He doesn’t seem all that enthusiastic. GIVE HIM AN OUT BEFORE THINGS GET WEIRD.
“But don’t worry, I have a 24-hour try-it-before-you-buy-it policy too.”
“Nice.” He laughs.
“Because maybe you want friends who can hold their alcohol better than I can? Or better yet, friends who don’t get snot all over you? Or most of all, friends who don’t hysterically cry about their disastrous marriages?”
He smiles and shakes his head. “You don’t have to feel weird about last night. I don’t.”
“Even though you had to blow my nose?”
“What were you going to say earlier when I cut you off?” I ask.
He swallows and turns back to his half-eaten plate of pancakes. “Well, I was just wondering if maybe you’d woken up still upset about our fight? Remember, I told you I’d give you an out. You were drunk.”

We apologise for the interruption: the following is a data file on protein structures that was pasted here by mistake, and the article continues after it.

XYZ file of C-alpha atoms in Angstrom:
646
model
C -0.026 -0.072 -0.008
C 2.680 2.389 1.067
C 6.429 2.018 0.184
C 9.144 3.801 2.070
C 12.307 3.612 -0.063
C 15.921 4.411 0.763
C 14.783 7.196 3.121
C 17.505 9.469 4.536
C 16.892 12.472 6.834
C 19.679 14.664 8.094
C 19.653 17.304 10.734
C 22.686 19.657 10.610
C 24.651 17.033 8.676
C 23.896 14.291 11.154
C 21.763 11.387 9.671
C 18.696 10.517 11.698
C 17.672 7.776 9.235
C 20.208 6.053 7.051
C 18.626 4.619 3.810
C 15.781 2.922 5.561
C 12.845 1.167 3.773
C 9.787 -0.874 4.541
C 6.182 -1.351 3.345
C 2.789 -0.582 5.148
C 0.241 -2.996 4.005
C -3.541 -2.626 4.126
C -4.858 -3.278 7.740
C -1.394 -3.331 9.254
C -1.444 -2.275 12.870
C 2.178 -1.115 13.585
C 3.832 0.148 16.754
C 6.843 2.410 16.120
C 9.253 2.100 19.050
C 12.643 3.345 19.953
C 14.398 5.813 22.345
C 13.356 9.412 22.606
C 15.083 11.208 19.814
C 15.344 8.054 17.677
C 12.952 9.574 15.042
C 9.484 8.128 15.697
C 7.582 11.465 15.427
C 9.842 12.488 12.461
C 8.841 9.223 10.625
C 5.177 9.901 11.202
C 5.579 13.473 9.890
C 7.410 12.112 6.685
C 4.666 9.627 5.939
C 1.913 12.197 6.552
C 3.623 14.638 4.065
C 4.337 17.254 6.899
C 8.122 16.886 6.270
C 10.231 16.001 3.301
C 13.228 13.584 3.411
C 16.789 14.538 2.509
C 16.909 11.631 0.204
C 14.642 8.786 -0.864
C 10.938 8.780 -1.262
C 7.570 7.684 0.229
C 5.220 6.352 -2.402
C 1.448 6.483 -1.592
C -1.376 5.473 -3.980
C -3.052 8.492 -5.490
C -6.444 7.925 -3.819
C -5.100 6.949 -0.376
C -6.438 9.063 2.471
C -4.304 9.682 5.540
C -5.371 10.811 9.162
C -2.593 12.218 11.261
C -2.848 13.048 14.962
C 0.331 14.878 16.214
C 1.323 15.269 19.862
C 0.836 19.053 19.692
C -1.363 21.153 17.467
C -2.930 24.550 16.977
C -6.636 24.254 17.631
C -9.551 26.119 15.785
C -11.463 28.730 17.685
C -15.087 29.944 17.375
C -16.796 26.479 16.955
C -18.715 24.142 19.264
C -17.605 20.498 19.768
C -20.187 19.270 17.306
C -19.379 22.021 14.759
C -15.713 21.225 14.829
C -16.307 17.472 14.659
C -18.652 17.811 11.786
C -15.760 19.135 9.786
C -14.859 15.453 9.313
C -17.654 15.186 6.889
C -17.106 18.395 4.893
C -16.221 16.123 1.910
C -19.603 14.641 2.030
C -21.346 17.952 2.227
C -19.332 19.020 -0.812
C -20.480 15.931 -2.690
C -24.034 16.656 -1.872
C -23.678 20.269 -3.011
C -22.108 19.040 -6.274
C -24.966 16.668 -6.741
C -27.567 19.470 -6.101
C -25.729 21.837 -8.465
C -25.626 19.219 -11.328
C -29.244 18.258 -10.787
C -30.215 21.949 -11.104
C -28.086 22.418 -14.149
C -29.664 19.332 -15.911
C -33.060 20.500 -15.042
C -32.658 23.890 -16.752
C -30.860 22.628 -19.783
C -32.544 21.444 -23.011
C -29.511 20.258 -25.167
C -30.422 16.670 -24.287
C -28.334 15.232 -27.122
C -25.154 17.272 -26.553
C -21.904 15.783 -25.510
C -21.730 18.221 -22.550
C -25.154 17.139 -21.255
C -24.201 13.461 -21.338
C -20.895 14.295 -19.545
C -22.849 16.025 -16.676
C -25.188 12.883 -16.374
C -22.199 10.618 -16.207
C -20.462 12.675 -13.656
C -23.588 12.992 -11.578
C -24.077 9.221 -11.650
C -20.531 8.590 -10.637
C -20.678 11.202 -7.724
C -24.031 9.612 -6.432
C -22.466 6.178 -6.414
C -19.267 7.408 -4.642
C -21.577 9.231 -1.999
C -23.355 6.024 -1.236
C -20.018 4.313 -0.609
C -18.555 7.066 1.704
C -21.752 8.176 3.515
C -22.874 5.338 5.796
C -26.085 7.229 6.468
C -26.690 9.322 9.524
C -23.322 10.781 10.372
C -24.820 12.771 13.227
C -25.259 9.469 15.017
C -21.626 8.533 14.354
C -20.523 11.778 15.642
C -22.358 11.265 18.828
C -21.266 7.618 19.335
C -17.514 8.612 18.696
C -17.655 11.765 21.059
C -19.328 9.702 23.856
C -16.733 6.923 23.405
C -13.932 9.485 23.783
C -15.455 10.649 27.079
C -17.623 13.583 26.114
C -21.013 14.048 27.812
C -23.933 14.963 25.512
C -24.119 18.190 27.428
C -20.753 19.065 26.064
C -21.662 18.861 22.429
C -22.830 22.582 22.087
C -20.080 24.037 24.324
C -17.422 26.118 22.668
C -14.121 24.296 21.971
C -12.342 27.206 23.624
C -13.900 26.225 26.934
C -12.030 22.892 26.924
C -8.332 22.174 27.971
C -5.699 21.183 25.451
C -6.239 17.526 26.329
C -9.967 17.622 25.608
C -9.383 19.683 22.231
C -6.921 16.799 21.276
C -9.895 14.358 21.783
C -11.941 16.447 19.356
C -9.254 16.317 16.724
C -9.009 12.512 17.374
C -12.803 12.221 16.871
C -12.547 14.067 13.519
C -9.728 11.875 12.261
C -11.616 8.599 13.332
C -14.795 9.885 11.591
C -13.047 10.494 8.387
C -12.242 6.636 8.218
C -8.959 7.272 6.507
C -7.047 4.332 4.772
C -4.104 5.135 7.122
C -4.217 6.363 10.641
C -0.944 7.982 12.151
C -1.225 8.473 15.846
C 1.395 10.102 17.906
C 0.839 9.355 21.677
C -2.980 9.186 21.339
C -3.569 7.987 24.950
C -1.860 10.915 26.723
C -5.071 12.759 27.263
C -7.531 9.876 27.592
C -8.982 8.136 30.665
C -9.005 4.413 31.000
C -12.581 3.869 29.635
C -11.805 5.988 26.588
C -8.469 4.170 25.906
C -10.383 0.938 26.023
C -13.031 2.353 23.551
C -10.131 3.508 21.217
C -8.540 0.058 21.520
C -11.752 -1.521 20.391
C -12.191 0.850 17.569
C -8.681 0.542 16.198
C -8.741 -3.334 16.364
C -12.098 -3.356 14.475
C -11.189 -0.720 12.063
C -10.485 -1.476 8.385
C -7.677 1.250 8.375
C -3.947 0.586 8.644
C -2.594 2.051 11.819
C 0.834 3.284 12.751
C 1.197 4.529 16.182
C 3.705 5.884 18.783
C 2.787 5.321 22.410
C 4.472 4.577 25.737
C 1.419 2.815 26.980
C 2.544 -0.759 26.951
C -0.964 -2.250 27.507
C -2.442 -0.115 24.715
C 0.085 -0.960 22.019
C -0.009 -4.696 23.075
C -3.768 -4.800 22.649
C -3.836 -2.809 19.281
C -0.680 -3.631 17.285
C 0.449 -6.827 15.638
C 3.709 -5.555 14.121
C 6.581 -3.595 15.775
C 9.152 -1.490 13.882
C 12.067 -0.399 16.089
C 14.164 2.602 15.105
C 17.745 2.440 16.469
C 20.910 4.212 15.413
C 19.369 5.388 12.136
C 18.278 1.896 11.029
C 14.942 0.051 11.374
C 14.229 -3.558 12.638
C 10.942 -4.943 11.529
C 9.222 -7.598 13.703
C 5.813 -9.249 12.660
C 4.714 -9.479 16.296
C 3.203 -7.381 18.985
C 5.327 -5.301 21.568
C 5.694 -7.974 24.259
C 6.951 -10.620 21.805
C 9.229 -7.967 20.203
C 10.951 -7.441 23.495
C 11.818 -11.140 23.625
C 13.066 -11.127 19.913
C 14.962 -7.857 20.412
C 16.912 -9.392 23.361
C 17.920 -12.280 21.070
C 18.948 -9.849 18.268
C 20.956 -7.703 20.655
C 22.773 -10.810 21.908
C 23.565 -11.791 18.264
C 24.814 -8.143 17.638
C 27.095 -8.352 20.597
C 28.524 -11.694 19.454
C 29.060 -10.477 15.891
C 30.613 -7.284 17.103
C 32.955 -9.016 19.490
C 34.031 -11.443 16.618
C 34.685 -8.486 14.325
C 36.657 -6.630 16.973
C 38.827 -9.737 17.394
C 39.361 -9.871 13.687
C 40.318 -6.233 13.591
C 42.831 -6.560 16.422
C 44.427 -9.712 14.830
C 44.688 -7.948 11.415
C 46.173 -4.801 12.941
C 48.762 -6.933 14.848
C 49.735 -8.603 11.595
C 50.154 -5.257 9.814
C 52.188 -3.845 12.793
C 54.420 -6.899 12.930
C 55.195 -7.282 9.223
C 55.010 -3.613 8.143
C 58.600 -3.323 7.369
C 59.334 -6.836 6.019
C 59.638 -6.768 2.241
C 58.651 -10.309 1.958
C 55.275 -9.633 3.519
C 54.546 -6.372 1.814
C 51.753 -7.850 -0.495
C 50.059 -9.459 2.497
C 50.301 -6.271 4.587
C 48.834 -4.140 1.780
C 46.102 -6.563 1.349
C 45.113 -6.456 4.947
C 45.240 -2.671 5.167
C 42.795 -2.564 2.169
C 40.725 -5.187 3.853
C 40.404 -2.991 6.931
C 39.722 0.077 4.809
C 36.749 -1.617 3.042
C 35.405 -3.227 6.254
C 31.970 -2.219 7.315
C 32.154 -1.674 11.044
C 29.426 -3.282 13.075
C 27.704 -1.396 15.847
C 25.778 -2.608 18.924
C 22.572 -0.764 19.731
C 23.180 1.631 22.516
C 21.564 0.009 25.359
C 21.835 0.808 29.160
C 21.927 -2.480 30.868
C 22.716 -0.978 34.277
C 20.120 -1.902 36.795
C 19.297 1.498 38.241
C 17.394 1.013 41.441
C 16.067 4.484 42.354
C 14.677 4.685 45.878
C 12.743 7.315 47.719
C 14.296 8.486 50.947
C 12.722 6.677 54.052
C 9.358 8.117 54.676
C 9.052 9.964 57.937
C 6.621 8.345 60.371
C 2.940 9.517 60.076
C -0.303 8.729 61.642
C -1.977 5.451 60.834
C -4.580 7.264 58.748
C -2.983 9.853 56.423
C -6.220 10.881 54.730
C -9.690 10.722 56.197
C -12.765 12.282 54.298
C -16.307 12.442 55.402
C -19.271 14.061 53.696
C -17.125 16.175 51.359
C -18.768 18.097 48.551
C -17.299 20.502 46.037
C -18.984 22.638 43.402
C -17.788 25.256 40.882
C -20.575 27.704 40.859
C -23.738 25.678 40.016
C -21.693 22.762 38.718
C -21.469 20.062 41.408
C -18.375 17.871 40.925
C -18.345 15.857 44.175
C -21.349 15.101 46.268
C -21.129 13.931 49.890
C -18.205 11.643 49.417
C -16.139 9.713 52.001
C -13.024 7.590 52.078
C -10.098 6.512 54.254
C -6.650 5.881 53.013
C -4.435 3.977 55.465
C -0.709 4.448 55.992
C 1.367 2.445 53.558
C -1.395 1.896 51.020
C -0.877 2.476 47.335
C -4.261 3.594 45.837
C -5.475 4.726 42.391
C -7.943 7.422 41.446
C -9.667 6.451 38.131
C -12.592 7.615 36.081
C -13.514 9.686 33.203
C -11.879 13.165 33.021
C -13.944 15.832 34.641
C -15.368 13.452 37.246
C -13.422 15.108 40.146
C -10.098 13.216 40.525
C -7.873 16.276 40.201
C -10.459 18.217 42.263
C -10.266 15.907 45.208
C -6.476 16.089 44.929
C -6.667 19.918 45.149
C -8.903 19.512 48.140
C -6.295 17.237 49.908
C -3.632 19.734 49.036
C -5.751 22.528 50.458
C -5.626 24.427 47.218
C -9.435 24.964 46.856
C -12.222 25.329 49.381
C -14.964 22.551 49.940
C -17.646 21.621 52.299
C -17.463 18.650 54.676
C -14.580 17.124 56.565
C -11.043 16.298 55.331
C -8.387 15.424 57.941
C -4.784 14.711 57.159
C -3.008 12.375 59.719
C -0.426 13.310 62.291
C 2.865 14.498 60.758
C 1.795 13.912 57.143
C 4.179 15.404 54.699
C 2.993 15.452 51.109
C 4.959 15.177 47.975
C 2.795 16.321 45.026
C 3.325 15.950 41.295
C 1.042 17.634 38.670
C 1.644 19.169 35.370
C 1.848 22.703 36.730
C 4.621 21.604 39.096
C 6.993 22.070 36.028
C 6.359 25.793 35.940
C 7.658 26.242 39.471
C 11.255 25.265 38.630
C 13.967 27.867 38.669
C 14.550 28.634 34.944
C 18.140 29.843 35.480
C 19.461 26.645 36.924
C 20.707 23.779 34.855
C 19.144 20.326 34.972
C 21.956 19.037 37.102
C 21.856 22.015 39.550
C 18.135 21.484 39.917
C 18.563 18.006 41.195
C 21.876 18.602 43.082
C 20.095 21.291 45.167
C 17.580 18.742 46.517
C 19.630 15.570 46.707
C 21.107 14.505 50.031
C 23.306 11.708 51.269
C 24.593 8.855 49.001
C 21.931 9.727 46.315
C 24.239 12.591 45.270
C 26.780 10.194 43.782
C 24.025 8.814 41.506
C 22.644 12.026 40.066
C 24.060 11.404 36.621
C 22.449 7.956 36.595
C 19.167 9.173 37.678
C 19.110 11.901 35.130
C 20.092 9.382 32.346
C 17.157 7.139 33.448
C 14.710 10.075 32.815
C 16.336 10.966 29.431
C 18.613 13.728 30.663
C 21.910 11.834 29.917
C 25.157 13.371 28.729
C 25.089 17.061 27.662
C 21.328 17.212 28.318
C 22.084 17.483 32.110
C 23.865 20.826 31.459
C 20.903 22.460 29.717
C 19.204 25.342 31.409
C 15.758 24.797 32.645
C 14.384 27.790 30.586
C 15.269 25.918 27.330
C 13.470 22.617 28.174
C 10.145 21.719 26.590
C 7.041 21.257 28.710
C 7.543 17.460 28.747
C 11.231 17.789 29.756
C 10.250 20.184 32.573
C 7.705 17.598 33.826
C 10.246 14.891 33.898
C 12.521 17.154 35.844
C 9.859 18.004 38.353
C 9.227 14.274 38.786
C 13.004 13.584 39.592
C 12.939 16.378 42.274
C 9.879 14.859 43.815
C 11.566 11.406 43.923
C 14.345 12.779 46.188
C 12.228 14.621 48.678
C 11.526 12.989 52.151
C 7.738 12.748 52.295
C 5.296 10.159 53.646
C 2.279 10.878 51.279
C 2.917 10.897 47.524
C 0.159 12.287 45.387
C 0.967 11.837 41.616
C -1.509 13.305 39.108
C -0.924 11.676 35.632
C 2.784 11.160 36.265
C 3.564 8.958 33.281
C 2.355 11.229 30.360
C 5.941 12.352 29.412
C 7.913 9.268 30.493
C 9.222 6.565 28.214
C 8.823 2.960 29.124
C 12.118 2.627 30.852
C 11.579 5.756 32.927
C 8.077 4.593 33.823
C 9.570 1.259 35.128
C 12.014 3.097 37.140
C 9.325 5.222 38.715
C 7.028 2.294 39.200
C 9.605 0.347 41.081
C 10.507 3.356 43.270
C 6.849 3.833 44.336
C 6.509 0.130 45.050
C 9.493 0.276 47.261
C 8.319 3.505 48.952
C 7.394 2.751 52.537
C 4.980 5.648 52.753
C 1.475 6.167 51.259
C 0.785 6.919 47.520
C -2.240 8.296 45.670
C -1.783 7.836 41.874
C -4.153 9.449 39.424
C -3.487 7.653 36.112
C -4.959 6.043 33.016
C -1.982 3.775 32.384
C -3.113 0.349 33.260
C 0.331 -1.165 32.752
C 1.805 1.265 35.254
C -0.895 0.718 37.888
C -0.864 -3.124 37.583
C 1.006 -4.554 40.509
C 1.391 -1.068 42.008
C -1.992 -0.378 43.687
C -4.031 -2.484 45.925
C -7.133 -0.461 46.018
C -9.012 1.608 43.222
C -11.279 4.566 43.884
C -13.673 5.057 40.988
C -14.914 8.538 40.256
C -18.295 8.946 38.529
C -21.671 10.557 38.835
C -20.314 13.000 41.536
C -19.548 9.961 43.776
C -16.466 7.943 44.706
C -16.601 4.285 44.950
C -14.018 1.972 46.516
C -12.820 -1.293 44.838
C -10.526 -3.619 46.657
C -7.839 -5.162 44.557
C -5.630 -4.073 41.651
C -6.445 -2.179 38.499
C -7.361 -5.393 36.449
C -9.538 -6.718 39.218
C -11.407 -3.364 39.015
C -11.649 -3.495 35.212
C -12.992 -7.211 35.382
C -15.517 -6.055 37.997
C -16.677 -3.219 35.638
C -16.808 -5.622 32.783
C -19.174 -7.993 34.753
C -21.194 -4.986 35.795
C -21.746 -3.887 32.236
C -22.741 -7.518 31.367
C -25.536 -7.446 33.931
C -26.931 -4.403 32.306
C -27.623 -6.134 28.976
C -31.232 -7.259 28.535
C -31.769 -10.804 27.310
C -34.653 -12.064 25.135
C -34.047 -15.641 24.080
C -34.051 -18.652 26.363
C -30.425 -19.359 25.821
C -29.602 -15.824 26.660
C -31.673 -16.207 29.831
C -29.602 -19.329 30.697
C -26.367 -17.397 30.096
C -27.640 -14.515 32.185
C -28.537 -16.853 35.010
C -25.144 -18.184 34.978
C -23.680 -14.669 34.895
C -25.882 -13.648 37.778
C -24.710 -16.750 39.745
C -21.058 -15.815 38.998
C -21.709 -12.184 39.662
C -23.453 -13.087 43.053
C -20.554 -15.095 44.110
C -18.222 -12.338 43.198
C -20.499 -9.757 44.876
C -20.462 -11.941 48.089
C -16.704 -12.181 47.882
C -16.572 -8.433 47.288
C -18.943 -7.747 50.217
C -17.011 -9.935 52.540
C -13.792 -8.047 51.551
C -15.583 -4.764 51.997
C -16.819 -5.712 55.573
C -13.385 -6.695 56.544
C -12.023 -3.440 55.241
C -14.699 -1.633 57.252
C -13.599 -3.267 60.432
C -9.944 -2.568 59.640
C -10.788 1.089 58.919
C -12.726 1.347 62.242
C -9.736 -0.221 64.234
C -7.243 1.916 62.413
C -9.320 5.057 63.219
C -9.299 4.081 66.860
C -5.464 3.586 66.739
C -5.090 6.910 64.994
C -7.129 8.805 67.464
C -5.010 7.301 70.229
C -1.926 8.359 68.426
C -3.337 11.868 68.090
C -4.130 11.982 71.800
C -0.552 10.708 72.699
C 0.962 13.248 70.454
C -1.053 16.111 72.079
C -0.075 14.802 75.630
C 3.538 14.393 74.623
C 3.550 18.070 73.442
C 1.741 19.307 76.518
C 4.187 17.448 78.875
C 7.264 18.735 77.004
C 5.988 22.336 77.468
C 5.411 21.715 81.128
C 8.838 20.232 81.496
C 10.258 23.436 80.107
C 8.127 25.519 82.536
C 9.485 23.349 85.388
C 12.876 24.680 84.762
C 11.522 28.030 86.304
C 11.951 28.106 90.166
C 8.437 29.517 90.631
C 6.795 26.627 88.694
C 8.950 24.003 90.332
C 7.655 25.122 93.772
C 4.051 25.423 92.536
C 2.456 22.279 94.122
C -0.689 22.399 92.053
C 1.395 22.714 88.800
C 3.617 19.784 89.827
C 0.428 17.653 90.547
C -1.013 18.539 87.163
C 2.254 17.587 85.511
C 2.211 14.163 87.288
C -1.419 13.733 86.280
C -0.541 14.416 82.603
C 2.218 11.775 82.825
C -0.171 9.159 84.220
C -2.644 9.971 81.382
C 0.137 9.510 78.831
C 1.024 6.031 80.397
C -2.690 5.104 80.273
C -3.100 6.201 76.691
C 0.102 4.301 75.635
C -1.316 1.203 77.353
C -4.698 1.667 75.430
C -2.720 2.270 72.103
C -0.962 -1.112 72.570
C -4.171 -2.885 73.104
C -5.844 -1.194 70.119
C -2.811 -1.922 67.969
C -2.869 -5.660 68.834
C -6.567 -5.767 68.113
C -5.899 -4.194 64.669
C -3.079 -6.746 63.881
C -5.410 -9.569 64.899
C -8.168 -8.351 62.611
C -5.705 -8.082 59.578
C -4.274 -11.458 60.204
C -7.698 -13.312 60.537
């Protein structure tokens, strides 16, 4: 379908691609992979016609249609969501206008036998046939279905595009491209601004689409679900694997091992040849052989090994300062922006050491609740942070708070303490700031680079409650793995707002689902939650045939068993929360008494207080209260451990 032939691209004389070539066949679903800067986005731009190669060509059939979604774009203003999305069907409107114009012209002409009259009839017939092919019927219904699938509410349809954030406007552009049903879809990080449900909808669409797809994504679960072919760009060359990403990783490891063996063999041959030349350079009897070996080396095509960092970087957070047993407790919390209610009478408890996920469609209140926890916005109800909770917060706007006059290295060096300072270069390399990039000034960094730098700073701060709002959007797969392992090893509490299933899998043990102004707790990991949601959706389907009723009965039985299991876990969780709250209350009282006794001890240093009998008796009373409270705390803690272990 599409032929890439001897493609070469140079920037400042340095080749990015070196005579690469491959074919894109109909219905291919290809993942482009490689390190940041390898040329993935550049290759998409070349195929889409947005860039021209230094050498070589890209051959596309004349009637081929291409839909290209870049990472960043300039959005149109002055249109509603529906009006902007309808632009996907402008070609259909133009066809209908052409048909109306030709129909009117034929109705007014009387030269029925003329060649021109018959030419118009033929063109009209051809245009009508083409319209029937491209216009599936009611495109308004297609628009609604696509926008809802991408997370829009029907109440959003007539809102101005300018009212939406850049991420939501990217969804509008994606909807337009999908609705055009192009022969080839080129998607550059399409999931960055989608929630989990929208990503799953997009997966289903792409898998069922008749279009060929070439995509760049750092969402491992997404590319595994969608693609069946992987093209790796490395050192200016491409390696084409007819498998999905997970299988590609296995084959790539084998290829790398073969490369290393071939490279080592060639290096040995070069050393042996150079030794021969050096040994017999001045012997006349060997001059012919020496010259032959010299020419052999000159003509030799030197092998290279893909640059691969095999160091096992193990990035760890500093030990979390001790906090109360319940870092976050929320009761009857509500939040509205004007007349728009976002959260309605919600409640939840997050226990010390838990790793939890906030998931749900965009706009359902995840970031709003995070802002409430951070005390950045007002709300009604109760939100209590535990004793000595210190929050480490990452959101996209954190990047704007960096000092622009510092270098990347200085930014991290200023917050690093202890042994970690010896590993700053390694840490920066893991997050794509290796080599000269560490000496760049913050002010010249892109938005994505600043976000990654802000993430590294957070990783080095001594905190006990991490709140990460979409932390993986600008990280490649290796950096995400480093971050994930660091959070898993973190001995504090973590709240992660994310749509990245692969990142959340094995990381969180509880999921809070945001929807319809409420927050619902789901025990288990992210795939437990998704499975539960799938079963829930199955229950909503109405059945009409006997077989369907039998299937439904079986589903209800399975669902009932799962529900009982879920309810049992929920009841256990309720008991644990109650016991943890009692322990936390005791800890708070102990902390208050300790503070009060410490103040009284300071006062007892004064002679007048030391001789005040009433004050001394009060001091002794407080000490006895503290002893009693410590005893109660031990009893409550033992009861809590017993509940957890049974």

“Not that drunk.”
He gives me a teasing smile. “Pretty drunk.”
After that, we go back to eating in content silence. I have to hurry and finish so I can clean up and get ready for yoga. People will be arriving soon, and I still need to change. I could really use a shower, but I’ll save that for after since I’m about to get sweaty anyway.
I finish my last bite then push to stand.
Jack catches my hand to stop me. “Meredith?”
His voice is barely louder than a whisper.
I swallow and stare down at my hand tucked in his. I bet he can feel my wild pulse—his thumb is pressed right over my artery. I stay focused there as he continues.
“Do you remember what we talked about last night? How you told me you don’t have anyone to care for you? To put your needs above theirs?”
My throat constricts. I was hoping that part of the conversation was an alcohol-induced delusion. If that was real, did I also tell him I think he’s handsome? Did I spell out the word h-o-t?!